House Bill 3167 was passed during the last legislative session and took effect Sept. 1. The law requires cities to decide on applications for certain development plans, such as subdivision plats, within 30 days of filing. If the city fails to meet the deadline, the application is automatically approved, regardless of errors or compliance with municipal code, Spicer said. In Richardson, the City Planning Commission is responsible for approving these plans.
Under the new law, if the commission chooses to conditionally approve or disapprove the applicant's request, it must provide a written statement with references to state or local statutes. This is more detail than was previously provided, Spicer said.
Once the applicant responds with an explanation of how they will gain compliance, the city has 15 days to act on the permit. If the commission does not meet the deadline, the permit will be automatically approved.
To avoid a perpetual back-and-forth, the city is changing its policy to allow for only one round of revisions on the part of the applicant. If more errors are identified in the proposal, the applicant must start the process from the beginning.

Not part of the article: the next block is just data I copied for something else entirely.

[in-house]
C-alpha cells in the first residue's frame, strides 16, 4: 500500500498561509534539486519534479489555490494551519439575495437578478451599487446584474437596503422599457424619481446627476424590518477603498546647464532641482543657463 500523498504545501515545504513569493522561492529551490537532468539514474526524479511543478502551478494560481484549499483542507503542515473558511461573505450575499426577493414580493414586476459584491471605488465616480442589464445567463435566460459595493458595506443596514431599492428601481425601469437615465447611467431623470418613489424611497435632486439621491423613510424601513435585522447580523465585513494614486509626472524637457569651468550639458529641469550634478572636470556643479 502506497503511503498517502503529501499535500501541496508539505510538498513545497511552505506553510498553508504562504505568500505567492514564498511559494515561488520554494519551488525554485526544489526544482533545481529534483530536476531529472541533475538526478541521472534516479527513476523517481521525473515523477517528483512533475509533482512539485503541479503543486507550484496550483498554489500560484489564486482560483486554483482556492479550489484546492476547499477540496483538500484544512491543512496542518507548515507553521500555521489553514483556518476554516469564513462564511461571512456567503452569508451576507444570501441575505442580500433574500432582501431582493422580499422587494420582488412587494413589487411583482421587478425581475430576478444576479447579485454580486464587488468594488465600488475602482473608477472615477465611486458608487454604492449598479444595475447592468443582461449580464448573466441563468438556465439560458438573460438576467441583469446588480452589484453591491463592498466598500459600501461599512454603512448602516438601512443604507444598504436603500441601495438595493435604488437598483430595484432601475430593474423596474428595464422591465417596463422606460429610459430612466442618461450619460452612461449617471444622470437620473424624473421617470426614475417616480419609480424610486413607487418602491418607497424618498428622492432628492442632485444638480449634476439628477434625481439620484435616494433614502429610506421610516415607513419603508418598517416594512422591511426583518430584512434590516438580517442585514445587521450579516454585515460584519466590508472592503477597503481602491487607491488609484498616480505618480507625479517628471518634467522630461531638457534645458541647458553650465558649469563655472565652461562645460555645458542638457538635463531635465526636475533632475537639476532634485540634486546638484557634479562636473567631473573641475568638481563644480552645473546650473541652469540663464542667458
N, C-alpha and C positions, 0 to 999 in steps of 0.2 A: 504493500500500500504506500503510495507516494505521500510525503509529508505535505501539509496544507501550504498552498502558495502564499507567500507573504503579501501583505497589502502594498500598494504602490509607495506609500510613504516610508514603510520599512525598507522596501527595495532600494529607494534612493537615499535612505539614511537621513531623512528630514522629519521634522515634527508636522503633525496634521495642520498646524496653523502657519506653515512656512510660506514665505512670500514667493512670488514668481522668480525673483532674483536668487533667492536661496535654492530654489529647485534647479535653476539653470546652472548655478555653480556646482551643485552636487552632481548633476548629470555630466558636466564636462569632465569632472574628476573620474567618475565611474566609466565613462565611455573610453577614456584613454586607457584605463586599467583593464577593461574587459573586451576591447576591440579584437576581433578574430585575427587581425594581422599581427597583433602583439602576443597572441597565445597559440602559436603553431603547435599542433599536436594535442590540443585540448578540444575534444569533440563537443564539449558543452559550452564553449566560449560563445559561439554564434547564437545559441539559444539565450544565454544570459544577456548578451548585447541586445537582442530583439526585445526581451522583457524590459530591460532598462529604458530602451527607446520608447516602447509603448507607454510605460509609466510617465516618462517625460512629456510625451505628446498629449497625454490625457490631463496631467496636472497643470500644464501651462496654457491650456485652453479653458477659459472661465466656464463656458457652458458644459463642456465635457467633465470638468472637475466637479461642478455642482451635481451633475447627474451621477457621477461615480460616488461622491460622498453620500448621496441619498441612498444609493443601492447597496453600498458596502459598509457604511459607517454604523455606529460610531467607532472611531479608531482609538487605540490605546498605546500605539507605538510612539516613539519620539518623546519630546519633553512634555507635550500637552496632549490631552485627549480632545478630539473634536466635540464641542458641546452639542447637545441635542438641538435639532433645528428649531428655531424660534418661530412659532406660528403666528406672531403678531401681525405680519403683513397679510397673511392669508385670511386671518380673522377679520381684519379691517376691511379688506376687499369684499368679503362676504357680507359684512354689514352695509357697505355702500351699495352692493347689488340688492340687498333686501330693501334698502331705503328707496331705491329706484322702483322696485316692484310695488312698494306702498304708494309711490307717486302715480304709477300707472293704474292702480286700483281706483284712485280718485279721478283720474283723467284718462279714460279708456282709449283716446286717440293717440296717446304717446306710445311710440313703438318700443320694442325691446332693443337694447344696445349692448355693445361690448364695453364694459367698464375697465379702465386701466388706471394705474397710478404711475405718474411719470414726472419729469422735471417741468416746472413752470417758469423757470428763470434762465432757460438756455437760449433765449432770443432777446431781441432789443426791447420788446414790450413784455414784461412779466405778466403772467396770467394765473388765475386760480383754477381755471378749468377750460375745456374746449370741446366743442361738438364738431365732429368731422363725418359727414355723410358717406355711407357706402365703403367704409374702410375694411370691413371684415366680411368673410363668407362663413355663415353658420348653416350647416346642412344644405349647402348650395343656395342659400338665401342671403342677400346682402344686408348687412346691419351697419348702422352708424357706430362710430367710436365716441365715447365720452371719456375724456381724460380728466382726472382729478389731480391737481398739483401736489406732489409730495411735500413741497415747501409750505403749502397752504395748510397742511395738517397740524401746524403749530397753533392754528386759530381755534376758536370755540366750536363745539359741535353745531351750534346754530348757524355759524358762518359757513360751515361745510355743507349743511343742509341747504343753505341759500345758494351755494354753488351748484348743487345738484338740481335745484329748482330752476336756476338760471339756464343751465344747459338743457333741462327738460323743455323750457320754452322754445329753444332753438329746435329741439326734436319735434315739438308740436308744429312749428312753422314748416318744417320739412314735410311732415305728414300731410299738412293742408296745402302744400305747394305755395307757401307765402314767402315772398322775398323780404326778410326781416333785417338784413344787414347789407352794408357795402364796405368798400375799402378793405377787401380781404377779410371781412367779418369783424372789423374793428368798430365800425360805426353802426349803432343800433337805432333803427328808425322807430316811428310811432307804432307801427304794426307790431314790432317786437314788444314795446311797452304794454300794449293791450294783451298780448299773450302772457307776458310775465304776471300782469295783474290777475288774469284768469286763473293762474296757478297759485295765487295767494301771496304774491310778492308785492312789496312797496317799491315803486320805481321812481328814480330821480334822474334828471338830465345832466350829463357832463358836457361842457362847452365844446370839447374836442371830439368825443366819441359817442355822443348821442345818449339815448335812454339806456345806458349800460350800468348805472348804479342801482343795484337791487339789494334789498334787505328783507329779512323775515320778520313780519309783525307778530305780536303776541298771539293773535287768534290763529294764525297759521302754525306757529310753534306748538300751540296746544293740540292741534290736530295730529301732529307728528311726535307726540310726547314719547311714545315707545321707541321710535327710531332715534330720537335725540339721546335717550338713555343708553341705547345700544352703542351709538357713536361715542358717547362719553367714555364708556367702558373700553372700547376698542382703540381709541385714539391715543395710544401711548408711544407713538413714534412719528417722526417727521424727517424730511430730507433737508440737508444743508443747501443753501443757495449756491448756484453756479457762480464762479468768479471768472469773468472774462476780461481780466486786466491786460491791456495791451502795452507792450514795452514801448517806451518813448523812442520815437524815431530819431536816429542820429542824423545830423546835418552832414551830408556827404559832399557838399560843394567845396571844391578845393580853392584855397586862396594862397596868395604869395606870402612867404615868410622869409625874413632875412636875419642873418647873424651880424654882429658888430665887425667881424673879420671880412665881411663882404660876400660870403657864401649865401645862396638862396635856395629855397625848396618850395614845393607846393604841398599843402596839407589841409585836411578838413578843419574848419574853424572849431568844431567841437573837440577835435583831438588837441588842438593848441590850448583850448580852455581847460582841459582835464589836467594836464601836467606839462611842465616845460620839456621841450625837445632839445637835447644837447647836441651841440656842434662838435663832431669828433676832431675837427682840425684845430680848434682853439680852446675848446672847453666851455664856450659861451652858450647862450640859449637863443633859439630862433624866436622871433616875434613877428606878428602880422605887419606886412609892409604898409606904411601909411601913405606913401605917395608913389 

Richardson also intends to expand staff's ability to approve certain minor plats, re-plats and plat amendments. This move simply widens the scope of an existing practice, Spicer said. Staff will also be able to approve all development plans that fully comply with zoning regulations and special permits, he said.
The bill also removes the requirement for cities to hold public hearings for re-plats that involve two or fewer dwellings per lot. This is a favorable change, Spicer said, since if an application complies, the city is obligated by law to approve, he said. However, neighbors within 200 feet must be notified within 15 days of approval, he added.
City Council is scheduled to vote on amendments to the city's Comprehensive Zoning Ordinance on Dec. 2.